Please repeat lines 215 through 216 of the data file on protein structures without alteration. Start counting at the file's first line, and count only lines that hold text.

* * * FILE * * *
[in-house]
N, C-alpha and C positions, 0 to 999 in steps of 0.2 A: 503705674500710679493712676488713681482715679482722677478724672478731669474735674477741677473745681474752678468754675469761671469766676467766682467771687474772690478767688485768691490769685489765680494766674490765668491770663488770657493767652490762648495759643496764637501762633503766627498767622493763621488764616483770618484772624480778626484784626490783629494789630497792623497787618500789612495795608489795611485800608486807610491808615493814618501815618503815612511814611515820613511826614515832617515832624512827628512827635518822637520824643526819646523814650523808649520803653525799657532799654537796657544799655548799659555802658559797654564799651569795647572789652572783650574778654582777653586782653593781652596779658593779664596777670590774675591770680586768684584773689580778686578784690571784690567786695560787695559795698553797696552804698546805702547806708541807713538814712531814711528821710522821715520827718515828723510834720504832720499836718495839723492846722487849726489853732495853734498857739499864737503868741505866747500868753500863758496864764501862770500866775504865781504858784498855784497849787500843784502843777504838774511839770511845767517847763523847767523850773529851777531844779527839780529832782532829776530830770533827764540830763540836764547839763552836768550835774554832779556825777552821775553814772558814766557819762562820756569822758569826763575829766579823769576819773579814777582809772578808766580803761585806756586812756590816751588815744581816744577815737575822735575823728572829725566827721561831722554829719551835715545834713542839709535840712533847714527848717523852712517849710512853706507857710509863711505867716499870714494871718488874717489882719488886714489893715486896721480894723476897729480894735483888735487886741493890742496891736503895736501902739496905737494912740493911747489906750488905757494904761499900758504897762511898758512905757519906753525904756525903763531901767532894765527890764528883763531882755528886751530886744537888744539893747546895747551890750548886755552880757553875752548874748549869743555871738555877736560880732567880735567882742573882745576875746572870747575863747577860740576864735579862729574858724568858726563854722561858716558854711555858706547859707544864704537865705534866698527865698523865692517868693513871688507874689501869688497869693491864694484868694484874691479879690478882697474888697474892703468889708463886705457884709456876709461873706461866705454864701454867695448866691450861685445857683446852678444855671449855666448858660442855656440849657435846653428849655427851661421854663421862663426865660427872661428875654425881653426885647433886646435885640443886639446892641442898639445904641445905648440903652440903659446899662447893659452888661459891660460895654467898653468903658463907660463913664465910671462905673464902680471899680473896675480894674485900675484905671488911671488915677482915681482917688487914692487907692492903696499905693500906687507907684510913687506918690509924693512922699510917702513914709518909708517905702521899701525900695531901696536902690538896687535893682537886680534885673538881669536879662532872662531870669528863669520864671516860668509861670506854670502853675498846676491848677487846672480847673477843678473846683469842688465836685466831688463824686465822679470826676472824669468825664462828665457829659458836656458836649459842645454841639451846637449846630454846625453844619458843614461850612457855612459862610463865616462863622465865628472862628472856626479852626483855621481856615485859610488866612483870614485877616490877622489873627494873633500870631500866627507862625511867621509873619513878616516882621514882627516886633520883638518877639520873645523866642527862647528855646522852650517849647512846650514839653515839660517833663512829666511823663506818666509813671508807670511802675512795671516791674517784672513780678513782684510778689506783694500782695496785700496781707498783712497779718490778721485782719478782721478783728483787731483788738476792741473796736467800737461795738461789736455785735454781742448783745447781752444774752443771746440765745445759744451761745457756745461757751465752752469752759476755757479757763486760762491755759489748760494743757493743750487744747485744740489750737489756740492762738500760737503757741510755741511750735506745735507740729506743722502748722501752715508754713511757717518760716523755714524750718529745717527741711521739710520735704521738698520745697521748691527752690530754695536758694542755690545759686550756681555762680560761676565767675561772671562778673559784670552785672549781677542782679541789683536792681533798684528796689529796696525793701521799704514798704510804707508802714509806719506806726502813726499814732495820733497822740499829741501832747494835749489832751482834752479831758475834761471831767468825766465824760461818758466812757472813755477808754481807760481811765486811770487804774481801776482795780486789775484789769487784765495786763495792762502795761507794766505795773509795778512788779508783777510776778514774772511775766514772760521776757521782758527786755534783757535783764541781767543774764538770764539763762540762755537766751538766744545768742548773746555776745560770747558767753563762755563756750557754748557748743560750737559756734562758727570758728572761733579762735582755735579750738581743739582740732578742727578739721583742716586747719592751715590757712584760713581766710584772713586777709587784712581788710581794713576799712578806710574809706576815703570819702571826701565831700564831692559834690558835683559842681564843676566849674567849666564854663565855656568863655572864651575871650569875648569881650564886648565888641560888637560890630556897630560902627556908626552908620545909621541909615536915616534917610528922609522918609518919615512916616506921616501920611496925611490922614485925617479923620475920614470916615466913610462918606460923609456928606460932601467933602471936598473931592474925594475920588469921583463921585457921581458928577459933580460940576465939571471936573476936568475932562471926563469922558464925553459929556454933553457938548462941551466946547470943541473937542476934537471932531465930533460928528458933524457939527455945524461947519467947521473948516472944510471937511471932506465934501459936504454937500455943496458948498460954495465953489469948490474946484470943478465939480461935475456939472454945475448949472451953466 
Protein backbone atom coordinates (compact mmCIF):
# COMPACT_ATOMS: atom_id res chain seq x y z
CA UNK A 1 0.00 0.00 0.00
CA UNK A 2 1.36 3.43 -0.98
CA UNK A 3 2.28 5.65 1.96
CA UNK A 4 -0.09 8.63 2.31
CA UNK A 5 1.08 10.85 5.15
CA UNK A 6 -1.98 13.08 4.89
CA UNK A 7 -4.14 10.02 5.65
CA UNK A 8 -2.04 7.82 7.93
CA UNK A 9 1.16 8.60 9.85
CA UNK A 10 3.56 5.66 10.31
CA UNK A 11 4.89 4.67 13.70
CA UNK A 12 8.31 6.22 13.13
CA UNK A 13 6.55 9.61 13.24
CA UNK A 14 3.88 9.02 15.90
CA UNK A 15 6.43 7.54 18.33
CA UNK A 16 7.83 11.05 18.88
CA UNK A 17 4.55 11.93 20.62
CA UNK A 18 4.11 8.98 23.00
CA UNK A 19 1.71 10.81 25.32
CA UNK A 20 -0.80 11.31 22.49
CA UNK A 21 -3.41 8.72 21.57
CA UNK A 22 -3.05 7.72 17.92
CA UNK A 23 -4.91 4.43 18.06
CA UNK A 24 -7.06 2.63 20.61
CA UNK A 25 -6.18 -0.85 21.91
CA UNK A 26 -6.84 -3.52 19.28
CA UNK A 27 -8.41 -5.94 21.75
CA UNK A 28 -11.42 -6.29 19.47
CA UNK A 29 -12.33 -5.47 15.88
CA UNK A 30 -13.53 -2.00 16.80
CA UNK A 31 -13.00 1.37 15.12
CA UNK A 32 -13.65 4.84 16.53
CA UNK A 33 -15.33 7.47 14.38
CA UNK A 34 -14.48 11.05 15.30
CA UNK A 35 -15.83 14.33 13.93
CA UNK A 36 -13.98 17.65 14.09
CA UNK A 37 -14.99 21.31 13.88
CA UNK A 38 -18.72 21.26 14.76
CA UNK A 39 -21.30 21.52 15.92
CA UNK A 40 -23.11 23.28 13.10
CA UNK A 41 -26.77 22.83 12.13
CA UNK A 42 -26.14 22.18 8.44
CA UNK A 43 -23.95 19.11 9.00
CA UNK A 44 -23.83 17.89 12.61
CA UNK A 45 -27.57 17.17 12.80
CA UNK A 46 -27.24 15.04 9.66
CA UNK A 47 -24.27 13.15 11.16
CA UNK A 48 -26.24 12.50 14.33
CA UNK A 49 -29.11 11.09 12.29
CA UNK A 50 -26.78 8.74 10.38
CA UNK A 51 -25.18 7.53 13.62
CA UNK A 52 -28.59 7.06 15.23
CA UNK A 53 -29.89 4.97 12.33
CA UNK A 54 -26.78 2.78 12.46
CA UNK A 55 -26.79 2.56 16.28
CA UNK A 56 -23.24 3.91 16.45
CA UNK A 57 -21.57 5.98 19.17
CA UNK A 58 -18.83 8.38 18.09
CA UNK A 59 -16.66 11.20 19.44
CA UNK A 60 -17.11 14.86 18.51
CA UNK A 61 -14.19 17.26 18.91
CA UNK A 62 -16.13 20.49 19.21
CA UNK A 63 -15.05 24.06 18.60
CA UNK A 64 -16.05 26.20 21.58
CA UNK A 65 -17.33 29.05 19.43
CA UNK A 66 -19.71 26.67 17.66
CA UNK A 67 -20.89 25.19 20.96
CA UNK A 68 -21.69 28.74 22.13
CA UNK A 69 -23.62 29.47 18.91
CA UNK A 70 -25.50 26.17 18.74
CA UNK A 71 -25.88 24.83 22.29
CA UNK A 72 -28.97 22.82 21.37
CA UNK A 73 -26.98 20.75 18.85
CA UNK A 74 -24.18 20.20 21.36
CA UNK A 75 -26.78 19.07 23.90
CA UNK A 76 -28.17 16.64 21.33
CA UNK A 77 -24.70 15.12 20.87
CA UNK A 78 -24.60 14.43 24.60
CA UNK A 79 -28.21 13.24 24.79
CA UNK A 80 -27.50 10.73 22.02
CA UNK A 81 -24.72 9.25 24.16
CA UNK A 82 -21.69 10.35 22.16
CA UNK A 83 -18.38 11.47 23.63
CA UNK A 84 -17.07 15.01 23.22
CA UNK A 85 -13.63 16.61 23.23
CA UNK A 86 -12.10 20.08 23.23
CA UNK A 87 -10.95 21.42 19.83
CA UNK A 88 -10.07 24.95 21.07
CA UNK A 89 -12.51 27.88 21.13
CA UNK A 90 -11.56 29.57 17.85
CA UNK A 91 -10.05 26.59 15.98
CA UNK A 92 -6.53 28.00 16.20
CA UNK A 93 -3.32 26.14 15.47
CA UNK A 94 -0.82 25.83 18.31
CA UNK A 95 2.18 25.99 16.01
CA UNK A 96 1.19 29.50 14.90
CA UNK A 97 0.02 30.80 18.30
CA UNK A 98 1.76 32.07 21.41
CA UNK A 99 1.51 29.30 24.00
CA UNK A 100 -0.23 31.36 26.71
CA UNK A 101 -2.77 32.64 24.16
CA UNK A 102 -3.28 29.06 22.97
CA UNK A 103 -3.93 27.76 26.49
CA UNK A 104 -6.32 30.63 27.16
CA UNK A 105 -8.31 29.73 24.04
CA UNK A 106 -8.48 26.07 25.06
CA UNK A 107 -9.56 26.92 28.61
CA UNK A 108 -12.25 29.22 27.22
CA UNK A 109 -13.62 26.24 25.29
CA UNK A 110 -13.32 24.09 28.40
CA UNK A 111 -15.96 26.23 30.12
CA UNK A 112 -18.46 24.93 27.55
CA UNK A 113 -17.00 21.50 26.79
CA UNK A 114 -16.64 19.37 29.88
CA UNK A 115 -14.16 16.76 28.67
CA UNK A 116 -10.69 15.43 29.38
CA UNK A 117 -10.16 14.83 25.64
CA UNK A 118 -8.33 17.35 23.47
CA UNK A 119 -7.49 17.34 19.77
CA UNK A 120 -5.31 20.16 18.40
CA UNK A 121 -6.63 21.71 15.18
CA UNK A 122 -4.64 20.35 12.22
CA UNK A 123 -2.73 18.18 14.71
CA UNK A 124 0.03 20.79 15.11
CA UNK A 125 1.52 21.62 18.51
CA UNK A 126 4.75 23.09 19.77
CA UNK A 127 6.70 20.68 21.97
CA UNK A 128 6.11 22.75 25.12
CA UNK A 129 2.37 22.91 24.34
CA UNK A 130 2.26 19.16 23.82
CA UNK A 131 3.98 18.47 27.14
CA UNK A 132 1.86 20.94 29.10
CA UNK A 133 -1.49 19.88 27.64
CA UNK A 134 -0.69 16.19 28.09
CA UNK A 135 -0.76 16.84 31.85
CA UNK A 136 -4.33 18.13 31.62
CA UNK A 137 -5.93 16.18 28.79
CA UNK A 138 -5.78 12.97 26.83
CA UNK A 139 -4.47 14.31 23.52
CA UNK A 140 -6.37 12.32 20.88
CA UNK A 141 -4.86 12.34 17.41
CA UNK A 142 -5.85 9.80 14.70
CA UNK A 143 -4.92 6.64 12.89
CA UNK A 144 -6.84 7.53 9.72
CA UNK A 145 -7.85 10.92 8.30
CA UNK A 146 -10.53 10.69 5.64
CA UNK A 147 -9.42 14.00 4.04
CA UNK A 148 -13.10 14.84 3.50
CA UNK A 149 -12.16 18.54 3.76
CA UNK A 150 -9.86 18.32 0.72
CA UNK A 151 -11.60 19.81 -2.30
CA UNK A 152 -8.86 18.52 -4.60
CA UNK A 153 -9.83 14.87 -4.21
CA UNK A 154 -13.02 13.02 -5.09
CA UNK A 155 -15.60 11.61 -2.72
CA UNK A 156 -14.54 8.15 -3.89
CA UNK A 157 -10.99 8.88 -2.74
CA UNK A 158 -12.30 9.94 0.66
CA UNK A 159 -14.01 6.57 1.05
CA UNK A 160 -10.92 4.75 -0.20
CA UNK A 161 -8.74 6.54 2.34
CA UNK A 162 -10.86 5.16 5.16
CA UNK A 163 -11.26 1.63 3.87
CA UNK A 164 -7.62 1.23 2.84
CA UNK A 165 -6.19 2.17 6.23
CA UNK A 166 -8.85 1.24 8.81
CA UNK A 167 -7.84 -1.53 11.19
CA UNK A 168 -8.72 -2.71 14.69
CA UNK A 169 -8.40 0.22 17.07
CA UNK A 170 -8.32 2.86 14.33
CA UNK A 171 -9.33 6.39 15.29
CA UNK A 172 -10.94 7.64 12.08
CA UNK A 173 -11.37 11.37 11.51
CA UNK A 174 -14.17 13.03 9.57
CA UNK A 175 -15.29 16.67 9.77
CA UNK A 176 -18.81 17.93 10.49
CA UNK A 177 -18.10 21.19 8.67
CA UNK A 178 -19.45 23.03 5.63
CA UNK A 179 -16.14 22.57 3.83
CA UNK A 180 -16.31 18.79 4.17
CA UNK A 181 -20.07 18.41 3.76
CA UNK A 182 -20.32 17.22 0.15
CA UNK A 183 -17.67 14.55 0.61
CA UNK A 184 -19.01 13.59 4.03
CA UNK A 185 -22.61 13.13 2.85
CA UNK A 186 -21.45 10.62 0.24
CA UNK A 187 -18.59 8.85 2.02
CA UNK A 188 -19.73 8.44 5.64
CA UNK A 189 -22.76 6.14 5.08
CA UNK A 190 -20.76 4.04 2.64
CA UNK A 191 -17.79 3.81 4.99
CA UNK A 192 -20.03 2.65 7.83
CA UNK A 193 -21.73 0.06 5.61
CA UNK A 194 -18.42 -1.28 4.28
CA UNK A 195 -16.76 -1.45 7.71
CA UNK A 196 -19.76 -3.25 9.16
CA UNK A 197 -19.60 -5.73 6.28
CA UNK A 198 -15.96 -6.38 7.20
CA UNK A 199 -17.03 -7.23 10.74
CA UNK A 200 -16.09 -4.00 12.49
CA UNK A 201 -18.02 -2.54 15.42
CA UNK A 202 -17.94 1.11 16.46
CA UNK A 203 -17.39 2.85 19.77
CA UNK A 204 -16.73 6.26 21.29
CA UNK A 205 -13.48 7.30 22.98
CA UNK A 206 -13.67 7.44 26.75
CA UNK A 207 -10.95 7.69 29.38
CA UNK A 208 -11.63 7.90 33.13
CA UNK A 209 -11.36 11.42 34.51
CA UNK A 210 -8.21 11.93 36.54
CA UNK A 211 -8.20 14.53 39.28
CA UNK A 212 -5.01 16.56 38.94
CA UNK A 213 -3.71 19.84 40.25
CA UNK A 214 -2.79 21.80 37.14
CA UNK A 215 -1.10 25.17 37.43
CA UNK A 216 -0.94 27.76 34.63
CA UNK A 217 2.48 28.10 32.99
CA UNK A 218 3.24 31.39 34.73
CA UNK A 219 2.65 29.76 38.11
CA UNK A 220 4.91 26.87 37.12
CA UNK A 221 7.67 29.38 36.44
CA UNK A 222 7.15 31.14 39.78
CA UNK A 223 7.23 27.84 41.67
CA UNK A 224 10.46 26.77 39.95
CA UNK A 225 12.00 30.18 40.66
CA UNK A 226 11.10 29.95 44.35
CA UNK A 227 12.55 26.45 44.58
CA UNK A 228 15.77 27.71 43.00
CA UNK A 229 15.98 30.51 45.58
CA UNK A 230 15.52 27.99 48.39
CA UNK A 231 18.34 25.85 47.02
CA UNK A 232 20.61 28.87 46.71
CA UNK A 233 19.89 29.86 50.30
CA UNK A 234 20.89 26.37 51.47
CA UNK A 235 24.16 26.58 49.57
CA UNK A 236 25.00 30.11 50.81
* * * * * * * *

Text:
CA UNK A 211 -8.20 14.53 39.28
CA UNK A 212 -5.01 16.56 38.94